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What will happen when China stop lending money to US - Watch out!

 article about debt settlement
All of a sudden if your boss slashes your income when you have no savings and your creditors start threatening you to cancel your credit cards, what exactly will happen to you? You must try your hand on debt settlement program to come out of this problem. However, you must be shocked to know that US government has been undergoing similar situation and facing lower income tax receipts as well as ballooning deficits. Foreign bankers, especially China were extremely worried regarding this economic turbulence. We really wonder what will happen, once China loses its appetite for extending more and more loans by buying U.S. Treasury securities. To learn this matter more explicitly, read the rest of the article first.

China is known as the single largest foreign holder of U.S. Treasuries and the money it lends to the Feds, generally finances significant budget discrepancies in US. It is being found currently Americans have been paying almost $450 billion a year in interest on the national credit card; without that debt to pay off, personal income taxes could be almost 40 percent lower.

China seems to be really worried regarding this entire issue and their restiveness is prevalent from Premier Wen Jiabao's comments to the reporters in Beijing. He commented "I would like to call on the United States to honor its words, stay a credible nation and ensure the safety of Chinese assets." China has made a huge amount of loans to the United States and the deadbeat state of US economy made them highly concerned about the safety of their assets. China's premier may be apprehensive about the possibility of the U.S. running into so much debt that it may not be able or willing to pay it back without devaluing the currency. If this happens in near future nothing can stop worldwide inflation down the line.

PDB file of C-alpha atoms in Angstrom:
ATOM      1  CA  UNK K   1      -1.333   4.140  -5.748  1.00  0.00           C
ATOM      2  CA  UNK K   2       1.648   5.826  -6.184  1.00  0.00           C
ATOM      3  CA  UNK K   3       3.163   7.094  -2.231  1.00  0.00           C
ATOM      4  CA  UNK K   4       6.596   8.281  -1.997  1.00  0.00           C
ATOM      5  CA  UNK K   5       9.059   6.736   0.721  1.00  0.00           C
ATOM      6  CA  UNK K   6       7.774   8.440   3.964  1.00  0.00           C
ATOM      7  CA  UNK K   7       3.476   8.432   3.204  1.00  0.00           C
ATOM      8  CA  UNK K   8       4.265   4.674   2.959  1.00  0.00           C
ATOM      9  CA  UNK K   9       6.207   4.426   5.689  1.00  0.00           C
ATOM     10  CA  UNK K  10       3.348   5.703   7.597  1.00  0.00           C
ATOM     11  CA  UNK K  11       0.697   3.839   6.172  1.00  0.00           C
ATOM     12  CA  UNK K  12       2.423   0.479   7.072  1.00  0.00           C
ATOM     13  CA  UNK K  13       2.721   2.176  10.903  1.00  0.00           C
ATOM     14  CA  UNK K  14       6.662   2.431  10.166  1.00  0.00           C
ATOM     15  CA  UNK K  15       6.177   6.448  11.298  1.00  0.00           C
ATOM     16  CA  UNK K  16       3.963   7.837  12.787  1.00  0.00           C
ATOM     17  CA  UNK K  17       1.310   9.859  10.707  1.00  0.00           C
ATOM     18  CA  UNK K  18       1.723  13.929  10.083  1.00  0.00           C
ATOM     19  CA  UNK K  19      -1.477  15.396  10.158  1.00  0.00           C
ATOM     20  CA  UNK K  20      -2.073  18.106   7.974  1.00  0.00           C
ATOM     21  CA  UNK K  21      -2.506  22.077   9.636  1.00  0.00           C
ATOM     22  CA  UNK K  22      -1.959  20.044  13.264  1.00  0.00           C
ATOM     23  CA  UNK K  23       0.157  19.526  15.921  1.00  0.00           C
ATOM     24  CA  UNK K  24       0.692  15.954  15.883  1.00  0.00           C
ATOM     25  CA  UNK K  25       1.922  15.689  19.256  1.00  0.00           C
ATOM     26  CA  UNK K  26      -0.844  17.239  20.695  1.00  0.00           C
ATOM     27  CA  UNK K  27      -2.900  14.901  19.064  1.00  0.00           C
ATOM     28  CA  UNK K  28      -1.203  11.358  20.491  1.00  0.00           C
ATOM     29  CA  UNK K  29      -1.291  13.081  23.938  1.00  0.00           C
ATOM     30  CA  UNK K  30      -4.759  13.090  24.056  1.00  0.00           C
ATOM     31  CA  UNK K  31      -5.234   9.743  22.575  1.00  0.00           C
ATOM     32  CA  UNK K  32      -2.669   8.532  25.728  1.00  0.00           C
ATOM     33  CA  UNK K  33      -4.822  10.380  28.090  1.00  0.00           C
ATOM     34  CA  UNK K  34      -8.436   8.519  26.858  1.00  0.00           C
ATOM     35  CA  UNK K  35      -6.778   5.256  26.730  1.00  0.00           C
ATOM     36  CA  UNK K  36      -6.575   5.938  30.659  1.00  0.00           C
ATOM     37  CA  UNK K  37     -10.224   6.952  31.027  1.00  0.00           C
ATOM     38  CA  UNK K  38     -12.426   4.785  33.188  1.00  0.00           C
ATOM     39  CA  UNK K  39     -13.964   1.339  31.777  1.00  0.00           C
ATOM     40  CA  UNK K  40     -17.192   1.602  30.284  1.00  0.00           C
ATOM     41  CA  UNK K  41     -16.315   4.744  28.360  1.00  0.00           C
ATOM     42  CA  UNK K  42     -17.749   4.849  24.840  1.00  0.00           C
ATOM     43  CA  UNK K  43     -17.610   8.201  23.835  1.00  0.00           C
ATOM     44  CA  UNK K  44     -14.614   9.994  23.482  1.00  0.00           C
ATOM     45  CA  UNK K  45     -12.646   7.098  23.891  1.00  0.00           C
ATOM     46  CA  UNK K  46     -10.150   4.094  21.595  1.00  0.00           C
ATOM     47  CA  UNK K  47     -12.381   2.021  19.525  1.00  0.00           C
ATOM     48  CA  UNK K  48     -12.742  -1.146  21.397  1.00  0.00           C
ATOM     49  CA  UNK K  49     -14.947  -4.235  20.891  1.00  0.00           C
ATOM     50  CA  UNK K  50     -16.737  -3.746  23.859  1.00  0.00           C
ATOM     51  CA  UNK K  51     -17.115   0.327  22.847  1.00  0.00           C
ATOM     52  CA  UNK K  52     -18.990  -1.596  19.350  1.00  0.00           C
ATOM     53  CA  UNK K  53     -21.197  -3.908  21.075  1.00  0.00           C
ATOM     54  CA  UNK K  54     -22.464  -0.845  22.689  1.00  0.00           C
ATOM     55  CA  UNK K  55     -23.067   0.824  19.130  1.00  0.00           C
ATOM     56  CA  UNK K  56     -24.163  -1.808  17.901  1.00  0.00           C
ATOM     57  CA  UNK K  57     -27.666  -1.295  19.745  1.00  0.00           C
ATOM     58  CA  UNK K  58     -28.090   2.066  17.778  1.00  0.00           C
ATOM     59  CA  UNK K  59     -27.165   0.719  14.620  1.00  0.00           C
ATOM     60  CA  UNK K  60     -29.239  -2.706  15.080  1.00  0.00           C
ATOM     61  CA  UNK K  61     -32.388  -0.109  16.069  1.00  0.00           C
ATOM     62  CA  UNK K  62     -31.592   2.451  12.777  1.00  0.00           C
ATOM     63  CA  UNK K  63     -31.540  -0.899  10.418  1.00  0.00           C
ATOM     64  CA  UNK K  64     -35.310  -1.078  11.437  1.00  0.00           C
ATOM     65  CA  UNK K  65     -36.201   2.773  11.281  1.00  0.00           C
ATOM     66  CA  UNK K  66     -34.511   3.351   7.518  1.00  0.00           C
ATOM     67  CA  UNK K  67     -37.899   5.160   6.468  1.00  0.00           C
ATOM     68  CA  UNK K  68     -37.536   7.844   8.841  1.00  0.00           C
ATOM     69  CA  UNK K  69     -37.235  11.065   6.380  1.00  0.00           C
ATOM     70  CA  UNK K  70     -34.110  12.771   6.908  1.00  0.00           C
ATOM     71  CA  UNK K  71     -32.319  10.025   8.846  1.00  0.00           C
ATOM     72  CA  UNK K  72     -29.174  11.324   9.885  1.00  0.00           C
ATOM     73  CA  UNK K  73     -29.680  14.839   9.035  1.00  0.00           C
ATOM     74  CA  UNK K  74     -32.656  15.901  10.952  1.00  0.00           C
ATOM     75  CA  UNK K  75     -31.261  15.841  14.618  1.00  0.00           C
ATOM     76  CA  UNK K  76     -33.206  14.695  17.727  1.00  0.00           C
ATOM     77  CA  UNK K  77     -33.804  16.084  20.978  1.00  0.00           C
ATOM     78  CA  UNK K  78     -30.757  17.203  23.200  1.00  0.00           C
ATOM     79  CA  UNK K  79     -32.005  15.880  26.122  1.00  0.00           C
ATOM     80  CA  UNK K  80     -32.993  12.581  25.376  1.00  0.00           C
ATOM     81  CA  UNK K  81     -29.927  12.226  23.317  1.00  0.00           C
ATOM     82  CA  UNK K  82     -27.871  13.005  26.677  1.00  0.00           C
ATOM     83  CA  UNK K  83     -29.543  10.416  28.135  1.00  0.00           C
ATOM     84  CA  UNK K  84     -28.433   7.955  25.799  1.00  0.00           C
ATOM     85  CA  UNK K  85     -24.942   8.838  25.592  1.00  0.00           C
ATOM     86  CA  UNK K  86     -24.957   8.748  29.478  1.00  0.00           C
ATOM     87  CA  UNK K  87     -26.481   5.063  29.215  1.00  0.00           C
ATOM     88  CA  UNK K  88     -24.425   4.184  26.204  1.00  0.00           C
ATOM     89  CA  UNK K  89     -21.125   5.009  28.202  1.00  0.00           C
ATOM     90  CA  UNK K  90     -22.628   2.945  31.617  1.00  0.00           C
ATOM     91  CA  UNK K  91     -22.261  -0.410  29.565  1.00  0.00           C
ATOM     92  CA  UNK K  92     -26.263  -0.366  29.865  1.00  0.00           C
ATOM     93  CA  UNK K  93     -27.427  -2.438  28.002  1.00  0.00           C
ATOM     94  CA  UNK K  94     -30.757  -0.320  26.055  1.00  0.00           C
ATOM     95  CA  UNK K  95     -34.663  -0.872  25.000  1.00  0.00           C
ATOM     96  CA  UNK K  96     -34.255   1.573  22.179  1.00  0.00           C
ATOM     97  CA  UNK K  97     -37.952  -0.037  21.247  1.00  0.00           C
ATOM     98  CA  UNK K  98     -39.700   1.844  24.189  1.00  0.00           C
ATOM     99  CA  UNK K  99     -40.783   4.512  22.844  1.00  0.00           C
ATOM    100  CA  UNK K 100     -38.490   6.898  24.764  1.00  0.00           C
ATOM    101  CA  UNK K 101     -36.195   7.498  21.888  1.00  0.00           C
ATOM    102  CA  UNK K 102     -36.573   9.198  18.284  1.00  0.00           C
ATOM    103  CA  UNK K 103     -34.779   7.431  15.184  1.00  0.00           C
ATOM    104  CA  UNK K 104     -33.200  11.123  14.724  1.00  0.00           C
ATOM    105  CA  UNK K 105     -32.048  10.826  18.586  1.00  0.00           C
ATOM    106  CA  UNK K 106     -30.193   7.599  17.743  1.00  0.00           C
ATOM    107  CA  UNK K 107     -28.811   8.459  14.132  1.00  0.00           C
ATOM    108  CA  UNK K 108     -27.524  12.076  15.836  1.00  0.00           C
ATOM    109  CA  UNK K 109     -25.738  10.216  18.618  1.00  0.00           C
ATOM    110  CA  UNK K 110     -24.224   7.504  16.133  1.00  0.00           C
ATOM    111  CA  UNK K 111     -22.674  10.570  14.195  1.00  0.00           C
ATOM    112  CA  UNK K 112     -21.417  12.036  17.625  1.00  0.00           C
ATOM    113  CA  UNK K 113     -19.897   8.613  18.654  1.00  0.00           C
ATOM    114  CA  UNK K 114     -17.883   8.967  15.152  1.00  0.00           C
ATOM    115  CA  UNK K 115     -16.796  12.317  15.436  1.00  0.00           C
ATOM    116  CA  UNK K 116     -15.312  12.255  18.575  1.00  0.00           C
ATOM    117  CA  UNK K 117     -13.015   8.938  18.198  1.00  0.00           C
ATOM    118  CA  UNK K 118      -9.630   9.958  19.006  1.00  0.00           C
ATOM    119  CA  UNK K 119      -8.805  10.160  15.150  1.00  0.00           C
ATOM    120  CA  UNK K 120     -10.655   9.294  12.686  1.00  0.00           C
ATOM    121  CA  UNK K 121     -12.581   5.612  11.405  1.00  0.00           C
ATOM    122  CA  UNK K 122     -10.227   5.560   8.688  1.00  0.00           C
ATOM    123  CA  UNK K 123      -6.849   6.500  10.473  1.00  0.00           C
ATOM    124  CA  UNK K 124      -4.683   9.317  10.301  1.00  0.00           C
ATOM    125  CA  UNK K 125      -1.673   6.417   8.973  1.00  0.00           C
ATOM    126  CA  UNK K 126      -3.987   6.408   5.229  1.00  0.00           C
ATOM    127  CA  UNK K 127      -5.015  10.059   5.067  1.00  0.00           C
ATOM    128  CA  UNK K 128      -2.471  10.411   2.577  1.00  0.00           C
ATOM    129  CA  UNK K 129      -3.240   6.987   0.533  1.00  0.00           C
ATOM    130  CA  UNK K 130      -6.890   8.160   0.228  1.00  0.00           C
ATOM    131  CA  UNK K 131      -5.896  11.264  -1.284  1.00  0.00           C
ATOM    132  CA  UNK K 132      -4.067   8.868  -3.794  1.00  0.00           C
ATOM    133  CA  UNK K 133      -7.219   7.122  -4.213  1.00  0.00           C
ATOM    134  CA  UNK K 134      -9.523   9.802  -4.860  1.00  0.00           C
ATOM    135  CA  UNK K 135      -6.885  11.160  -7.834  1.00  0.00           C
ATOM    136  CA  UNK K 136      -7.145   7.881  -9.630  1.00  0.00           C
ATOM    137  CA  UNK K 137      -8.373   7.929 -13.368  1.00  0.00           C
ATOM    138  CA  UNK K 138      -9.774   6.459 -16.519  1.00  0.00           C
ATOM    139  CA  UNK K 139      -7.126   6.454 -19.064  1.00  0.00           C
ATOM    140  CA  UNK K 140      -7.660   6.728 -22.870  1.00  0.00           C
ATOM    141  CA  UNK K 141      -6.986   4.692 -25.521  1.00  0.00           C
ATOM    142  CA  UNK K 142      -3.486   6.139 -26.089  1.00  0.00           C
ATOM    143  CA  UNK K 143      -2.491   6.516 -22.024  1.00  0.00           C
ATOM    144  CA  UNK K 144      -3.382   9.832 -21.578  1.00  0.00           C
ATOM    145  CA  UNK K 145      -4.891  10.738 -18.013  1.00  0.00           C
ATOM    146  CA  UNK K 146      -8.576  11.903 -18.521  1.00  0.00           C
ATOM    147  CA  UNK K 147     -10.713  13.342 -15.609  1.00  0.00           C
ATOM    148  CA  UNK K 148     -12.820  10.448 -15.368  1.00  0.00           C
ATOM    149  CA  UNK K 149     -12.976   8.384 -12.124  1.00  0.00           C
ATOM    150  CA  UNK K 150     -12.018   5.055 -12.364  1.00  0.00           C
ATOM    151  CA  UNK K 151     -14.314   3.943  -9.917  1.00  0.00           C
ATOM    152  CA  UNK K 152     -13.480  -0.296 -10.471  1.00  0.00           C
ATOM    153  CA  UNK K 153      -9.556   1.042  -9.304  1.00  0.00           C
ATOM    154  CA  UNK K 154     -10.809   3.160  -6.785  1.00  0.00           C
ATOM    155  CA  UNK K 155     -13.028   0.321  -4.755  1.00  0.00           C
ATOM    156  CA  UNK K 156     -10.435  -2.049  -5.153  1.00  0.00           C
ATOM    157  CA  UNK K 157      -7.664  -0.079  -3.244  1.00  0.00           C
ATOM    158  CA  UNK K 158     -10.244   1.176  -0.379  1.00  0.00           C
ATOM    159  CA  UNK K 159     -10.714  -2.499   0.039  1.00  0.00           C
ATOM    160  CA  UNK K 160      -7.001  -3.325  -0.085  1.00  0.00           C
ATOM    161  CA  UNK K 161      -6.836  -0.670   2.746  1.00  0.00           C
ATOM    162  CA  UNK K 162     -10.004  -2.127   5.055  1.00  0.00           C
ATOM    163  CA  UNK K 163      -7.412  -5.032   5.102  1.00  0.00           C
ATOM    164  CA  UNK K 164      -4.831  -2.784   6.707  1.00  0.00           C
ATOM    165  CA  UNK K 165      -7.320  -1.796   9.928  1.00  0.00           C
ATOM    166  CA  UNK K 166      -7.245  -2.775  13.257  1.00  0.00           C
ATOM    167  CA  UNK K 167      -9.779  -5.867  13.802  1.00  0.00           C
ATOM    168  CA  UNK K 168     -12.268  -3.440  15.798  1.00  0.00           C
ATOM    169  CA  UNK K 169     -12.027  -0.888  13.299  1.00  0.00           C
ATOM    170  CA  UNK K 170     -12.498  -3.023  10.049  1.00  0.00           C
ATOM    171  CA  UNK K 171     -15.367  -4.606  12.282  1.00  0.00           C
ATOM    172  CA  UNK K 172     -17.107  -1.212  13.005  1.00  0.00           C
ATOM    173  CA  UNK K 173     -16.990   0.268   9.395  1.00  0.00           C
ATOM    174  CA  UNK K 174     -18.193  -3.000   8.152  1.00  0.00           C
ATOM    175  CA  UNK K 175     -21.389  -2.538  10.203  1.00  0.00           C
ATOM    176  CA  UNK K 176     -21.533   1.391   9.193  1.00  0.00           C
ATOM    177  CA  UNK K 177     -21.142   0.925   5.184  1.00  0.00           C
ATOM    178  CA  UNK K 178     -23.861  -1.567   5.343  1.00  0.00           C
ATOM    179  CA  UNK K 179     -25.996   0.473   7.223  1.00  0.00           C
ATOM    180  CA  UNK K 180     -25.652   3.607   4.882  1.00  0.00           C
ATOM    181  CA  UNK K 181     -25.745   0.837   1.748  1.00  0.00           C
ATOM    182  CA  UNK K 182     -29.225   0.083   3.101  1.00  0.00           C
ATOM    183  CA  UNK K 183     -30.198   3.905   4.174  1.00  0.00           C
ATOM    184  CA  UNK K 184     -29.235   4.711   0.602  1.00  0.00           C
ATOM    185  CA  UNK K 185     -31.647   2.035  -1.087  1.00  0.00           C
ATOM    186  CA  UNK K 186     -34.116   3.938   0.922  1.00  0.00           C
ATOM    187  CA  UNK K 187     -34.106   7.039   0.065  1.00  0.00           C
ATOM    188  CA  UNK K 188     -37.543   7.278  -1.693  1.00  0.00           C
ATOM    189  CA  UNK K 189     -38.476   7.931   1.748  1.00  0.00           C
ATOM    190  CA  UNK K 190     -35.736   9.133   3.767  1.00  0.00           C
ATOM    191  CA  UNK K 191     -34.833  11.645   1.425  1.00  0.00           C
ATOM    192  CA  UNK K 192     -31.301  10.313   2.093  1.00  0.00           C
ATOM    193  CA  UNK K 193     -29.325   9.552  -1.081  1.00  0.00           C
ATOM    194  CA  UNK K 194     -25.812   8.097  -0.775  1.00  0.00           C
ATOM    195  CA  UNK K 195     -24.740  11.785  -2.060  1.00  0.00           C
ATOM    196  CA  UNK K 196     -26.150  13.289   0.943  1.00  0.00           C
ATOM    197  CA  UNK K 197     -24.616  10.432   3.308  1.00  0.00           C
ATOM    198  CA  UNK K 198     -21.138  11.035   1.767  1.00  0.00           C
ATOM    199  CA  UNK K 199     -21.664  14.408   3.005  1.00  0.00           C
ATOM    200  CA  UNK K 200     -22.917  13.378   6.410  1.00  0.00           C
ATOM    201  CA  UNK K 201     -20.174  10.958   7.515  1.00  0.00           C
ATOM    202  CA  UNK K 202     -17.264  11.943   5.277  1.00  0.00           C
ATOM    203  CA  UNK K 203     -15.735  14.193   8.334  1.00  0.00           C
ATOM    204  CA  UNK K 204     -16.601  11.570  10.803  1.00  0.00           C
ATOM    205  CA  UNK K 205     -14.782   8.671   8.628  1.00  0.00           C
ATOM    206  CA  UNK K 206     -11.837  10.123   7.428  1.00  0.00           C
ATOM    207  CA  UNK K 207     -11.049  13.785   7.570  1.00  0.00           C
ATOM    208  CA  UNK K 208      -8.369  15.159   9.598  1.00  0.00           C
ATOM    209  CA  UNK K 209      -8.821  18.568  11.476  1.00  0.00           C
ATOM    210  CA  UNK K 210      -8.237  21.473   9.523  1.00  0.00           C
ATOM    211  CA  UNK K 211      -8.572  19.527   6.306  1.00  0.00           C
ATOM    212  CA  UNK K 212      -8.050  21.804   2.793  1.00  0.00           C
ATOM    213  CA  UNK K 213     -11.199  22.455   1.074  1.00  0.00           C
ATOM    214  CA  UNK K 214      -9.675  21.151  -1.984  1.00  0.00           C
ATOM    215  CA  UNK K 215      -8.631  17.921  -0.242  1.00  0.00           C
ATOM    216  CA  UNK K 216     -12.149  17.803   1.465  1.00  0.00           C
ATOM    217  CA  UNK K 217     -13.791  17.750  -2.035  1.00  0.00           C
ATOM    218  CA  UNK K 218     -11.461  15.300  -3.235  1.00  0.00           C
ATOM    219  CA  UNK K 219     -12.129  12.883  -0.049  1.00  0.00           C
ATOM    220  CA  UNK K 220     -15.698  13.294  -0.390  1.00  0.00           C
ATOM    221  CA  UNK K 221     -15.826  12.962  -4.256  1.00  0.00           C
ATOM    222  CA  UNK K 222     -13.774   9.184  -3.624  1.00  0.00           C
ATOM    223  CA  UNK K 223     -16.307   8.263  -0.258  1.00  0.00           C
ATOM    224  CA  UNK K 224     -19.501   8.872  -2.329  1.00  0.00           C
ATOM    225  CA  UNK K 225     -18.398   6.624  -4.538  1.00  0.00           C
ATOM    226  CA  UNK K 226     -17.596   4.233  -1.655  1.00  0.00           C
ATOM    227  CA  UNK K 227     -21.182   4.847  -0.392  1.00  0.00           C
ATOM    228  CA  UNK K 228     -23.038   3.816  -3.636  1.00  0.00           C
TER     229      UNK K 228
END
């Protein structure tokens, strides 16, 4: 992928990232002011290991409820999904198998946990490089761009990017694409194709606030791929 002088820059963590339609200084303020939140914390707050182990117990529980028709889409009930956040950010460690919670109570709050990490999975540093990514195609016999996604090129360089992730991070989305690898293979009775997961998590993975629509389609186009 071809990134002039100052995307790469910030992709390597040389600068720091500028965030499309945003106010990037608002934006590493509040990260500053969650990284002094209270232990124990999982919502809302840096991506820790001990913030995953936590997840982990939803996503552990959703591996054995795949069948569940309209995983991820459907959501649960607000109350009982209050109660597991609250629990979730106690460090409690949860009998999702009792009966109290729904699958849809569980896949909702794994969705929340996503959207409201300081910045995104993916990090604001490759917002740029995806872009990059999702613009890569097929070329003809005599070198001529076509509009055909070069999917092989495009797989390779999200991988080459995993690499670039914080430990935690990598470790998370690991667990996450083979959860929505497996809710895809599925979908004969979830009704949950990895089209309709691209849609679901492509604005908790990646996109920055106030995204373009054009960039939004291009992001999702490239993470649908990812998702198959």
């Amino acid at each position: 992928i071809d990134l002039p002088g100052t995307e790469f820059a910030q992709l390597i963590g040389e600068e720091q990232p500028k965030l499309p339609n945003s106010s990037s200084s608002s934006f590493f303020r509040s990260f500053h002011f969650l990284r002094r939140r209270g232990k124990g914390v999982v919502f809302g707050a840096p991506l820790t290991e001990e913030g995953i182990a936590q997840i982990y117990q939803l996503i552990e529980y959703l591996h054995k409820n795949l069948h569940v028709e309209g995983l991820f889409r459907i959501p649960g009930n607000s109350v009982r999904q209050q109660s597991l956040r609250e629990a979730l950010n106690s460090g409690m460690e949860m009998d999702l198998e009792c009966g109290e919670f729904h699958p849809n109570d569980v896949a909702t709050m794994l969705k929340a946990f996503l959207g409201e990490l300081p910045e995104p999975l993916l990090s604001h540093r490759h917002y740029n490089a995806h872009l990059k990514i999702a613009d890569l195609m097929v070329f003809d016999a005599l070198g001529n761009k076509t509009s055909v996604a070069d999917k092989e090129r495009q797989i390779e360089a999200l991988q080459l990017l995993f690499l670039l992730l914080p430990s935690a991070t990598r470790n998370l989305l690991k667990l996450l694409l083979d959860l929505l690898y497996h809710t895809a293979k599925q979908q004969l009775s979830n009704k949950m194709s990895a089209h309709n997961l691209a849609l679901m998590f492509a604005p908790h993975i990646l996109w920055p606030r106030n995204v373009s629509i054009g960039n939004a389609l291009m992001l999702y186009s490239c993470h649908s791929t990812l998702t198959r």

On the other hand, US White House is putting its best effort to reassure its Chinese creditors. Spokesman Robert Gibbs has pronounced "There's no safer investment in the world than in the United States." It's quite unlikely that China would abandon its Treasurys; for this insignificant issue, and substantial sales would depress prices of the rest of its portfolio. The Wall Street Journal further suggests that the gold market isn't large enough to represent a viable option, and "it's not clear, meanwhile, that euro, or yen-denominated debt is any safer, more liquid, or profitable than U.S. debt -- key criteria for China's leadership."

However it seems China is not thoroughly convinced and eventually losing its patience. As a result less ravenous appetite for Treasurys is already evident in China and they are planning to reduce or halt future purchases. The reason might have been quite obvious, which is diversion of money toward China's own 4 trillion Yuan ($586 billion) stimulus package.

Few positive steps have already been initiated by U.S Government in this regard. The Secretary of State Hillary Clinton pleaded the Chinese government to keep the loans flowing to Washington, D.C as a sign of interconnection. As an immediate consequence, at least in part, U.S. taxpayer dollars were used to bail out Fannie Mae and Freddie Mac last year. Because of their intertwined economies, both countries have realized they need each others help and support to deal with the current economic hardship.


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